Having a shared language between marketing and sales is essential to serving today’s digitally connected buyer. In a market where customers drive their own purchasing journey, marketing and sales teams need to collaborate to be successful. Marketing needs to know what a good lead looks like from Sales, and Sales needs to know which prospects are showing the right amount of interest. As sales leader Jill Rowley points out, “Marketing needs to know more about sales, sales needs to know more about marketing, and we all need to know more about our customers.”

Lead scoring – long underestimated by marketers – is a tool companies can use to bridge the gap between marketing and sales in a meaningful and tangible way. Lead Scoring is one of the best catalysts for Sales-Marketing collaboration: when Sales consistently uses and responds to scored leads, Marketing has access to a myriad of insights like lead quality, conversions, and audience characteristics.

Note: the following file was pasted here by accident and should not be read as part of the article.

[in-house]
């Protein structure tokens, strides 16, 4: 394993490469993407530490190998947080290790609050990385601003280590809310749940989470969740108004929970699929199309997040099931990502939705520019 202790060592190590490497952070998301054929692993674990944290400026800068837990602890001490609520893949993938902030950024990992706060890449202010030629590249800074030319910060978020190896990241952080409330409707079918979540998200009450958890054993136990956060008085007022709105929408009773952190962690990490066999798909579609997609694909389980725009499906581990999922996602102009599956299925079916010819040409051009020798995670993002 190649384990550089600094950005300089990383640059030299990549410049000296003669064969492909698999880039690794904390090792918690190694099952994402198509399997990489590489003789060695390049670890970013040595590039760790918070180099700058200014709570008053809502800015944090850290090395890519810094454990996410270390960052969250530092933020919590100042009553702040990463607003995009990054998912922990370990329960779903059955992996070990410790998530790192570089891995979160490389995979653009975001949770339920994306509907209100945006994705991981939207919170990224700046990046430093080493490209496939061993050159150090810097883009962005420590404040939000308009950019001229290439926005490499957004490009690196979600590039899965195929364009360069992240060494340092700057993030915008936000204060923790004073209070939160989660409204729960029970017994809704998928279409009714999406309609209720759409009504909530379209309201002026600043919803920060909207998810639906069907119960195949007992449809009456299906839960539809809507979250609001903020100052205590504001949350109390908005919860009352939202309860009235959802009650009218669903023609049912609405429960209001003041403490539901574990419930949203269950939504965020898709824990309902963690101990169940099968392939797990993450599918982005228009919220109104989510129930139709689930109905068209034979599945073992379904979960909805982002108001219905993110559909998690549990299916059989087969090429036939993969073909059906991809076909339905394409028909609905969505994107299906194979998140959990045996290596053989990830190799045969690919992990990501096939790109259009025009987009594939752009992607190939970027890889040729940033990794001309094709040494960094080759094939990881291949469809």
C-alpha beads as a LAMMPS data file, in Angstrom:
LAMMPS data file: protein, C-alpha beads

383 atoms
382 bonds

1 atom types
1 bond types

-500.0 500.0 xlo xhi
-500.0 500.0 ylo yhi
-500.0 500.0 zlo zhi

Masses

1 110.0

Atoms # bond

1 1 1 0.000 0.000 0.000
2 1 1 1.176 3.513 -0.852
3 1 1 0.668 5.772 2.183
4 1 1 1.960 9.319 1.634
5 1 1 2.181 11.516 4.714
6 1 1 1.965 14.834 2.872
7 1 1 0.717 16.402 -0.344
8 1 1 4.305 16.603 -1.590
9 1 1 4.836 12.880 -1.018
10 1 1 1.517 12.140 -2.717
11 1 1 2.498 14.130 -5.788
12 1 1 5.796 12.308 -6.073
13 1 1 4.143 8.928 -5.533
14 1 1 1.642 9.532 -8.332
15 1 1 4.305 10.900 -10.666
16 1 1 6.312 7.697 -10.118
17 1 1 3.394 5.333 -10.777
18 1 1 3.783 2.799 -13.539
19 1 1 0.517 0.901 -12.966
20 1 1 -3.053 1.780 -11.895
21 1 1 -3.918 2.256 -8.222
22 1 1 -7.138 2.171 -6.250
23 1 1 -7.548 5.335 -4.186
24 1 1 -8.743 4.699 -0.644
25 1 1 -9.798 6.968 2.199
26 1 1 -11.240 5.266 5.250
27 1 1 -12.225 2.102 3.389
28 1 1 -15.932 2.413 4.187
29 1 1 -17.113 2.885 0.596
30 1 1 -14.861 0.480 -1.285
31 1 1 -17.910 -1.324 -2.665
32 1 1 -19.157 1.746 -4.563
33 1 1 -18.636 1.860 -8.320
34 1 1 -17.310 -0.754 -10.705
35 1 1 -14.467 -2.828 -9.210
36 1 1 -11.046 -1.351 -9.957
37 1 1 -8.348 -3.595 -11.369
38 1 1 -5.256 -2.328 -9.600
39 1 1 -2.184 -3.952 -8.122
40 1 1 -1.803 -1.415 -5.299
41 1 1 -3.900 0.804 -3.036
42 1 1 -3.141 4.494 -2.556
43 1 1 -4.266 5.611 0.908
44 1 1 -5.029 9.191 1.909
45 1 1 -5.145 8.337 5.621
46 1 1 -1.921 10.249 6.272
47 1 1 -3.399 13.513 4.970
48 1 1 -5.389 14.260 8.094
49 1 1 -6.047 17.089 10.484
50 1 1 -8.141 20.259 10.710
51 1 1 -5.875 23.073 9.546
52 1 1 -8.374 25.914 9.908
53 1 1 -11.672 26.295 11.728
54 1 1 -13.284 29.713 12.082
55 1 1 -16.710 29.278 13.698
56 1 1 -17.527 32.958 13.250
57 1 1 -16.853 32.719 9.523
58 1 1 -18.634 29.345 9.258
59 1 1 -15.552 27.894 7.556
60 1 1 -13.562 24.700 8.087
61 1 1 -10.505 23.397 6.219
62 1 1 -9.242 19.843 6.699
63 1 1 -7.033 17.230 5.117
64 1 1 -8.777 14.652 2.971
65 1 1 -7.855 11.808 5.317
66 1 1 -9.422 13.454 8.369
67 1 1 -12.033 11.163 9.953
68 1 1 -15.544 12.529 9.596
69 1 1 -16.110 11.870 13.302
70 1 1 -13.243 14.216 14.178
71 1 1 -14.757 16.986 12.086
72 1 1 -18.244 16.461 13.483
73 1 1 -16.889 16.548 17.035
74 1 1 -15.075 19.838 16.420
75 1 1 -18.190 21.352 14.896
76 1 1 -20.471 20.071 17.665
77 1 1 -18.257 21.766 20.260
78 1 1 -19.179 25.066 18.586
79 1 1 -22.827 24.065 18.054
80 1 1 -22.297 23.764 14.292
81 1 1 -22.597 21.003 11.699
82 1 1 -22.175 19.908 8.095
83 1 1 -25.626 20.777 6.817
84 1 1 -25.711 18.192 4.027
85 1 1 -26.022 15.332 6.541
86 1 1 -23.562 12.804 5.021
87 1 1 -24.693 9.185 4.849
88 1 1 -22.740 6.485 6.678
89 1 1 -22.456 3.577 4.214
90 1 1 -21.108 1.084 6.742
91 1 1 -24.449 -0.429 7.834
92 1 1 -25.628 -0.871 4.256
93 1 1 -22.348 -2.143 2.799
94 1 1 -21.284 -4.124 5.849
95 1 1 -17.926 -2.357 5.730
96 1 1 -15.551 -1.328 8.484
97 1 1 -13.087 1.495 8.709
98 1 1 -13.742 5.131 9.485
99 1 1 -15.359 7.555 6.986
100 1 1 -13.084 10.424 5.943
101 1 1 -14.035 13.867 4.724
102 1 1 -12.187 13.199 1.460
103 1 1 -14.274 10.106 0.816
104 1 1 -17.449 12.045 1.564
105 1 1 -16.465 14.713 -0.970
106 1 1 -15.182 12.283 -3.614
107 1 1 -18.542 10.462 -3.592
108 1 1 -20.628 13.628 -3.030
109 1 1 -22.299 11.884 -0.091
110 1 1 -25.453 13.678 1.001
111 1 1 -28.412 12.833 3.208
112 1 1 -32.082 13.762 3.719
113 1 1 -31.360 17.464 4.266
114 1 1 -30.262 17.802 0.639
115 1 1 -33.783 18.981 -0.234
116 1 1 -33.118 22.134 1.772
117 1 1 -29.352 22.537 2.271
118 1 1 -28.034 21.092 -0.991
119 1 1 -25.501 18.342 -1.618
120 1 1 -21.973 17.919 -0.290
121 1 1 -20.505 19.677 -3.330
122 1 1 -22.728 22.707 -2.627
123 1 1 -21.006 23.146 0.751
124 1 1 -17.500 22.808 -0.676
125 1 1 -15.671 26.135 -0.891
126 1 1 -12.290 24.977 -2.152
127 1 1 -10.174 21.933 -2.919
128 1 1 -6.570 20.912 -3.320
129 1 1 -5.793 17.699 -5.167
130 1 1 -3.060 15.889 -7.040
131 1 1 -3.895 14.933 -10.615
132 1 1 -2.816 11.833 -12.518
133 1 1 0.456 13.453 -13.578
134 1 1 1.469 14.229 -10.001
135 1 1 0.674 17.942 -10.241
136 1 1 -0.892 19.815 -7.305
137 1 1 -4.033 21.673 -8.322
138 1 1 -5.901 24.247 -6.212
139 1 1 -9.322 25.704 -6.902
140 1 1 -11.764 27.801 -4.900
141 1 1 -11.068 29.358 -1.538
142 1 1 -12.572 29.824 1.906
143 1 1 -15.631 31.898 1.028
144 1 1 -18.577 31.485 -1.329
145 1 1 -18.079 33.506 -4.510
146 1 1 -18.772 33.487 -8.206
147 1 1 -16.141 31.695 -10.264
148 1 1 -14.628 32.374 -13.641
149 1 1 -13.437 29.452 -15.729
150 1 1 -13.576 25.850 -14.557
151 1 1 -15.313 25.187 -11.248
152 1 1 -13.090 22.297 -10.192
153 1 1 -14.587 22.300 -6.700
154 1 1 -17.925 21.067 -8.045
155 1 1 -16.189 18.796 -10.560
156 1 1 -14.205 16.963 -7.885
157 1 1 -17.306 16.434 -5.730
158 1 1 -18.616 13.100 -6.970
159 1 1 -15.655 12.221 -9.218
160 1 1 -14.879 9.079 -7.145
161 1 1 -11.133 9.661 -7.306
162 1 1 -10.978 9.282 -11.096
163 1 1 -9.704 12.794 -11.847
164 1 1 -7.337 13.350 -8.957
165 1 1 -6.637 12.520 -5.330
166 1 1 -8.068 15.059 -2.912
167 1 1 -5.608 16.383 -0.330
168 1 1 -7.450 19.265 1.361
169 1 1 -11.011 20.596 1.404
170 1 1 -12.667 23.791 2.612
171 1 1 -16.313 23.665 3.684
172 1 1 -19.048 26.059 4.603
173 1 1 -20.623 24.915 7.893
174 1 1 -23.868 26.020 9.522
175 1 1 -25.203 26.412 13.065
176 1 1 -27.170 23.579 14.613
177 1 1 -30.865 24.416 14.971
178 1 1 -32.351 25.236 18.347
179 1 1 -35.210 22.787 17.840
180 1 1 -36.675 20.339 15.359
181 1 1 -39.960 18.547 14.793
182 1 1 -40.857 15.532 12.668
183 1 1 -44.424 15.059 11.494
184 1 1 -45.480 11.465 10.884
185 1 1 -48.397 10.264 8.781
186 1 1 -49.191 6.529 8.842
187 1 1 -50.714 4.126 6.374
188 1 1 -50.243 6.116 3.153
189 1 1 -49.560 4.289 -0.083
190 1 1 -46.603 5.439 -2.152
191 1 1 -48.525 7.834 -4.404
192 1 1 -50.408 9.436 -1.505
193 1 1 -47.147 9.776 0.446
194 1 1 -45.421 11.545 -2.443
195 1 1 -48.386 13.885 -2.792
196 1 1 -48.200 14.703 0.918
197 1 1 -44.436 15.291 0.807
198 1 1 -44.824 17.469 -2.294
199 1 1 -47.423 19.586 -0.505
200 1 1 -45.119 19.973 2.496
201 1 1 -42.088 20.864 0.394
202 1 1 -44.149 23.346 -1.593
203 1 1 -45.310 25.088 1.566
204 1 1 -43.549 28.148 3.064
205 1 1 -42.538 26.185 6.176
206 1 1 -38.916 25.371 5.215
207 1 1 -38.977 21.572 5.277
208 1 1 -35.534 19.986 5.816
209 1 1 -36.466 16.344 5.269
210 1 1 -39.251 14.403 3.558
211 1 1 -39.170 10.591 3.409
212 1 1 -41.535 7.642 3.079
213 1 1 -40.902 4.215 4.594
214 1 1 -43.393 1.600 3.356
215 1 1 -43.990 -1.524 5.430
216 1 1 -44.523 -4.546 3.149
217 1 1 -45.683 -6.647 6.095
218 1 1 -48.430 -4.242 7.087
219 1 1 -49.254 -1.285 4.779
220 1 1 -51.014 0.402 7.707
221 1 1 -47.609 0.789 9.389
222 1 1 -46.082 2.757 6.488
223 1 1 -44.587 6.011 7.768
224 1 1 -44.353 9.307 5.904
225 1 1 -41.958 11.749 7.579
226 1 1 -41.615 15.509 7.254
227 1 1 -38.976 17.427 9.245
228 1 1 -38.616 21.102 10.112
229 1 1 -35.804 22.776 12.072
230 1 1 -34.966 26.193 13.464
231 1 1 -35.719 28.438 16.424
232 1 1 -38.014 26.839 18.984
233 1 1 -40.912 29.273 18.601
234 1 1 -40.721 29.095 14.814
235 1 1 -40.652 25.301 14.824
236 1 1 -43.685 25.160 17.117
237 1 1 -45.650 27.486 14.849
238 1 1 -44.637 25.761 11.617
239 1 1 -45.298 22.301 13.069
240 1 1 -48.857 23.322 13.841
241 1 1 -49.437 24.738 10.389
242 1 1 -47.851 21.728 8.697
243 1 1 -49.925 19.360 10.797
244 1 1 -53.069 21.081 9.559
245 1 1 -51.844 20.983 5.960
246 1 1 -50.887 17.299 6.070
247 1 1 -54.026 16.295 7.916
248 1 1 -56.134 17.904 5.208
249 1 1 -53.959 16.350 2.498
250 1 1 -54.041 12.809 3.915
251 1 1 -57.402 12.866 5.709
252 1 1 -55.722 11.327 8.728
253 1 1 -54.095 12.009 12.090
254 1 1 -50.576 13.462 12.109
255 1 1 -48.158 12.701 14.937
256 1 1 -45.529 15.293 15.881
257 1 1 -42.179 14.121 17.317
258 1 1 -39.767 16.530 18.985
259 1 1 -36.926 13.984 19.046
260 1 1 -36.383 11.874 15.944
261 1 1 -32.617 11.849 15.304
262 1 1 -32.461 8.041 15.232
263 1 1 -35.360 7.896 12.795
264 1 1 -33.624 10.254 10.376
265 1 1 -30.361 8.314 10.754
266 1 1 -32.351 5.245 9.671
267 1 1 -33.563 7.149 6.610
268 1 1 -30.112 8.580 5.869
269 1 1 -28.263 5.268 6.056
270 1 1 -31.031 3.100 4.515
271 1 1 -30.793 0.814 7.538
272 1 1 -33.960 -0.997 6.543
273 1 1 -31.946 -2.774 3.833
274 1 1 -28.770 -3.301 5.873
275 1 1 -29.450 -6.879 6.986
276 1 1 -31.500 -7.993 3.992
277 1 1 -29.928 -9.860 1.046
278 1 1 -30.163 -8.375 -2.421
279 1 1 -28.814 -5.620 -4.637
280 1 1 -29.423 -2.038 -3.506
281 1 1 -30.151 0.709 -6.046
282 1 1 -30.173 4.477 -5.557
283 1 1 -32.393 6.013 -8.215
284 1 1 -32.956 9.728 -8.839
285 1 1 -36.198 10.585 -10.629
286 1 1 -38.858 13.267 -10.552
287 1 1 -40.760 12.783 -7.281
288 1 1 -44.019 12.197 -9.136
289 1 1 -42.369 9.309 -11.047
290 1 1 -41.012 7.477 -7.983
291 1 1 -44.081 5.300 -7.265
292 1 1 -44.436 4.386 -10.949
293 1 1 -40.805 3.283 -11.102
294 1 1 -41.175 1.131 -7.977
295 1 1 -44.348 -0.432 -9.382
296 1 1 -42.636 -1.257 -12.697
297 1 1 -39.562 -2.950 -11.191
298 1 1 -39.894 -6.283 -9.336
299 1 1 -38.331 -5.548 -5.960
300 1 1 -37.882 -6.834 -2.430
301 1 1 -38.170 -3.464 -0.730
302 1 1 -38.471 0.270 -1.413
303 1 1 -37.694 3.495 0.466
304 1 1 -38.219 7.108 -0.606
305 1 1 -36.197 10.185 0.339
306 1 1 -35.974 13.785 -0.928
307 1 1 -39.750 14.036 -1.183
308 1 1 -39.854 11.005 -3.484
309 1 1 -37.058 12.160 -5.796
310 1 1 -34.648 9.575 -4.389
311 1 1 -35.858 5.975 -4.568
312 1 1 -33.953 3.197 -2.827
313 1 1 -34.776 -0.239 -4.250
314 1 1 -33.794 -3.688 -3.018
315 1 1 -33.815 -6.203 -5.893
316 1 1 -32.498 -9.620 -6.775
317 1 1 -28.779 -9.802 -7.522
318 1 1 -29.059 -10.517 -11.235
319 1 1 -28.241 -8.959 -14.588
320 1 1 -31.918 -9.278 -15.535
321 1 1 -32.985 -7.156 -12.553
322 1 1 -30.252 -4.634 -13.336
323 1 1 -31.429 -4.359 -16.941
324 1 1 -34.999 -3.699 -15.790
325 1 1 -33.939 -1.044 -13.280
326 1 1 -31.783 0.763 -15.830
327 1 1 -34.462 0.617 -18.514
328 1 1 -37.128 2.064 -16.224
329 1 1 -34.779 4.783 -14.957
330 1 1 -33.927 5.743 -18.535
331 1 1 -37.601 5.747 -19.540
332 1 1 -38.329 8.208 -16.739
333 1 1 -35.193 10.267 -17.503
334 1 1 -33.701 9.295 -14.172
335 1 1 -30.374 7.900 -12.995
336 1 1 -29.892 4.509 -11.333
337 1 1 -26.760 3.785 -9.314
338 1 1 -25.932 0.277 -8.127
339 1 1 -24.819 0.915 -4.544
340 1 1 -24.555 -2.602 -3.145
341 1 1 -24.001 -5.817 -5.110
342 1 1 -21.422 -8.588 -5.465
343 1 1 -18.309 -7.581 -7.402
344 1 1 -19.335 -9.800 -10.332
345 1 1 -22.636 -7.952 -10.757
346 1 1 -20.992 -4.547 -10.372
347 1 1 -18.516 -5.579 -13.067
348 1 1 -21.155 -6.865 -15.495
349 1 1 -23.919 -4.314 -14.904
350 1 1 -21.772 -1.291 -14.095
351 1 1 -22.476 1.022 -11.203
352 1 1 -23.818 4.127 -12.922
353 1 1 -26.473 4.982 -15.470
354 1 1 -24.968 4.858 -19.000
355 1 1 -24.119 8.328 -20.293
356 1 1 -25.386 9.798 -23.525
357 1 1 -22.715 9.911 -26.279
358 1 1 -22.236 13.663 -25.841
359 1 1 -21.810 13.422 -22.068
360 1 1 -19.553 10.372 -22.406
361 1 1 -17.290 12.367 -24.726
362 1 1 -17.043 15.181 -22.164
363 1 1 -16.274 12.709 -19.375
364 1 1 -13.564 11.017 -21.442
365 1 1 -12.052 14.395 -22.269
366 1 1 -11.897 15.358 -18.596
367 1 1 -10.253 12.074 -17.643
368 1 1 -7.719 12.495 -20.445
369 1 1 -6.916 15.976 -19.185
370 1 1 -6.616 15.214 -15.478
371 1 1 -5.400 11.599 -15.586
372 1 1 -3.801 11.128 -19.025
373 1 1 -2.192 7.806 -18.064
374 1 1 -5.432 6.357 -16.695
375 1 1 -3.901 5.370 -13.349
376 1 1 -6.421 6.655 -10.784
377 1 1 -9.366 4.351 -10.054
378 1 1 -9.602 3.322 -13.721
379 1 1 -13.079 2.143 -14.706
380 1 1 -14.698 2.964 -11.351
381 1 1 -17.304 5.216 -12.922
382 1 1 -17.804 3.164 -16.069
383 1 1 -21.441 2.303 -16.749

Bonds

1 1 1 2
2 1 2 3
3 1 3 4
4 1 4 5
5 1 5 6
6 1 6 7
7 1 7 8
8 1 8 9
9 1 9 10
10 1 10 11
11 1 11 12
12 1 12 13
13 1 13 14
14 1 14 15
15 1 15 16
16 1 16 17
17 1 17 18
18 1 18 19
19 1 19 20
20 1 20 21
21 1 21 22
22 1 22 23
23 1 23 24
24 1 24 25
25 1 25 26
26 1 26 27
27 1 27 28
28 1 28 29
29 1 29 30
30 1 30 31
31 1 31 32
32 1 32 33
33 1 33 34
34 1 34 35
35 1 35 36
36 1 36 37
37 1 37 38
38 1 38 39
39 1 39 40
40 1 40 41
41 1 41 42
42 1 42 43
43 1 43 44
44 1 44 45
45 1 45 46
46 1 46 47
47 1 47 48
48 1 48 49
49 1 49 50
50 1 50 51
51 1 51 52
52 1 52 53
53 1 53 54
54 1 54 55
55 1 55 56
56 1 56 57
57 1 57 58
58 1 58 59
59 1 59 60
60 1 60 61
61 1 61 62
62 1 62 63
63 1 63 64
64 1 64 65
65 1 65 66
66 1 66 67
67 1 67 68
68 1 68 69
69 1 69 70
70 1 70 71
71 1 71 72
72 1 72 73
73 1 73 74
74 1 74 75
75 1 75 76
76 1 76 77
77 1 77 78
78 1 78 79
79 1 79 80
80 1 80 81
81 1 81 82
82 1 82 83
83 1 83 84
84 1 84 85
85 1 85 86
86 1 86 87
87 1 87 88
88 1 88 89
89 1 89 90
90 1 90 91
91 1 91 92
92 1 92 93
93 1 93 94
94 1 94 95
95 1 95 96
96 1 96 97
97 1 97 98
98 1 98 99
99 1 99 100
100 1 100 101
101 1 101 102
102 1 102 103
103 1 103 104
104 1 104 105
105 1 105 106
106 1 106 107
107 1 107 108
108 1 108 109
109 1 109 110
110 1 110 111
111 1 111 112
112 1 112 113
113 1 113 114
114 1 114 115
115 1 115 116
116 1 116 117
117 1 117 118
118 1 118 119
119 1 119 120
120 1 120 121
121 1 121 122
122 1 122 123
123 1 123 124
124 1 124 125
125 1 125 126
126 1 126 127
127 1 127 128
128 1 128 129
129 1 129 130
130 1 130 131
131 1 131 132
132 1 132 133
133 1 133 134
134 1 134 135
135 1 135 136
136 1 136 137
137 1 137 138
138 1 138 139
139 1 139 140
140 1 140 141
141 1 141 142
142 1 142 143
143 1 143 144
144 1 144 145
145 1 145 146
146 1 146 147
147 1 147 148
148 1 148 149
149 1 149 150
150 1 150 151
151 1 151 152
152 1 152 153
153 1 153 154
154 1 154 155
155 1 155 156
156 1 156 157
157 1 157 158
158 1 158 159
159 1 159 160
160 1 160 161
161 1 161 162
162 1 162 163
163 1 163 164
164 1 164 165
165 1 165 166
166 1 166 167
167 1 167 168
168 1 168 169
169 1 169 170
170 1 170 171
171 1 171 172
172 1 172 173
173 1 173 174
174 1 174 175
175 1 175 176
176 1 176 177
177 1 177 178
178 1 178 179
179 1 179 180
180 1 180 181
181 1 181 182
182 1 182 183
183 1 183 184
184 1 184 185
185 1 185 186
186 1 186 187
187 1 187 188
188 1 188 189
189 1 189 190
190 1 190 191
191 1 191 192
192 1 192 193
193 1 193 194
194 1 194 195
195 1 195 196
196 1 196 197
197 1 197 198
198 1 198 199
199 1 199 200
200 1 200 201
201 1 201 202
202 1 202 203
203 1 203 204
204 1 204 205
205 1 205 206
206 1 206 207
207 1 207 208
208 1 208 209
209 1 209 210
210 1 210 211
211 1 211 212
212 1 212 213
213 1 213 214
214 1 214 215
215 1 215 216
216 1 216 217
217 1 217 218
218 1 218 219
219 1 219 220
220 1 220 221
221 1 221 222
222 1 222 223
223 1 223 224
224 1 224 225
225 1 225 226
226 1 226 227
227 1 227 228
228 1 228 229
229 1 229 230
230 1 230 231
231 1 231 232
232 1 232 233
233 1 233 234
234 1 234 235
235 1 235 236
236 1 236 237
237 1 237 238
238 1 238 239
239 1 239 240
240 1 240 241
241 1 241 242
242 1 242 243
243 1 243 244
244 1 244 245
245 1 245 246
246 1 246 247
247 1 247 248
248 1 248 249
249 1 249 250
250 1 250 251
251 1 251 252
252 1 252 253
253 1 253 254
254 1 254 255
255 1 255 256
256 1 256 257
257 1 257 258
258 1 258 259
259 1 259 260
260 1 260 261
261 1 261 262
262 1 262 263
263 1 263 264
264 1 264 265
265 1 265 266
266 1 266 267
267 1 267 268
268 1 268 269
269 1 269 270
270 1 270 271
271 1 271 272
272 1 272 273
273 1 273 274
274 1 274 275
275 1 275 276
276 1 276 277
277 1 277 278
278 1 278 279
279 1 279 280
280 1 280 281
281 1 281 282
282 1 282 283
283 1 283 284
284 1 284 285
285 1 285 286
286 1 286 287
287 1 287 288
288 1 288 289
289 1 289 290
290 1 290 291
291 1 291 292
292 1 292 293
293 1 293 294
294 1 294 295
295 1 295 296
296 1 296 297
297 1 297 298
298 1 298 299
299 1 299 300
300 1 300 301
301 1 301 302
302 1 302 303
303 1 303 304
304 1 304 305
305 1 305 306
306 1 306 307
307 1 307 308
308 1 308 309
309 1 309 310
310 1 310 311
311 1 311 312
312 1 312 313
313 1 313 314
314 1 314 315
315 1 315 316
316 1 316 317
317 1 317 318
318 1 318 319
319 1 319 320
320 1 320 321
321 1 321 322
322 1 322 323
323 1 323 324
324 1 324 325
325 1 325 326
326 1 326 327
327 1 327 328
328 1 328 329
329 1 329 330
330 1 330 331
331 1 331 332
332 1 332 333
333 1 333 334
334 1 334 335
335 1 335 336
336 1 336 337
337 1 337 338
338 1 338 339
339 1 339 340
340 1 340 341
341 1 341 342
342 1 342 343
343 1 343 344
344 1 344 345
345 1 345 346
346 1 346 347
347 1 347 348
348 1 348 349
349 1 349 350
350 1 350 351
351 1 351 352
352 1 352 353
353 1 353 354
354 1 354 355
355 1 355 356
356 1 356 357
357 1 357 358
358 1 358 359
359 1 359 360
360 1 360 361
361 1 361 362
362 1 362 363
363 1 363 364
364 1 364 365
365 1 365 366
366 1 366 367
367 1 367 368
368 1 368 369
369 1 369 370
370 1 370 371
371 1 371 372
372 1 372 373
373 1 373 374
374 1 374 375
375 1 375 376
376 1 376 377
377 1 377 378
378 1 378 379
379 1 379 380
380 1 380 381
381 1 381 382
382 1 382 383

Let’s take a closer look at what lead scoring is and how it can be used to align teams and impact revenue generation.

What is Lead Scoring? 

Lead scoring is the activity of assigning values to a prospect based on their profile and actions they take in the buyer journey. These scores appear in the Sales CRM so Sales teams can target the right prospect at the right moment. 

Two types of scores are typically assigned to a lead or customer:

Profile score: indicates how closely aligned a prospect is to your target audience. For example, if you are targeting Marketing leadership, the profile score might be high for VP of Marketing, medium for a Director, and very low for someone in a different department.

Engagement Score: quantifies the digital body language of a prospect (email opens, website visits, and so on). 

While it may sound simple, lead scoring is not a ‘plug-and-play’ method to show Sales who will and won’t buy. This is a good thing: digital buyer journeys are complicated, and lead scores force Sales and Marketing teams to ask important questions about what content, engagement patterns, and profiles actually matter for revenue generation.

Lead Scores aren’t a cheat code to remove nuances from buyer behavior – nothing really can. But they do make the complicated, multi-faceted process of Marketing  comprehensible and actionable for Sales.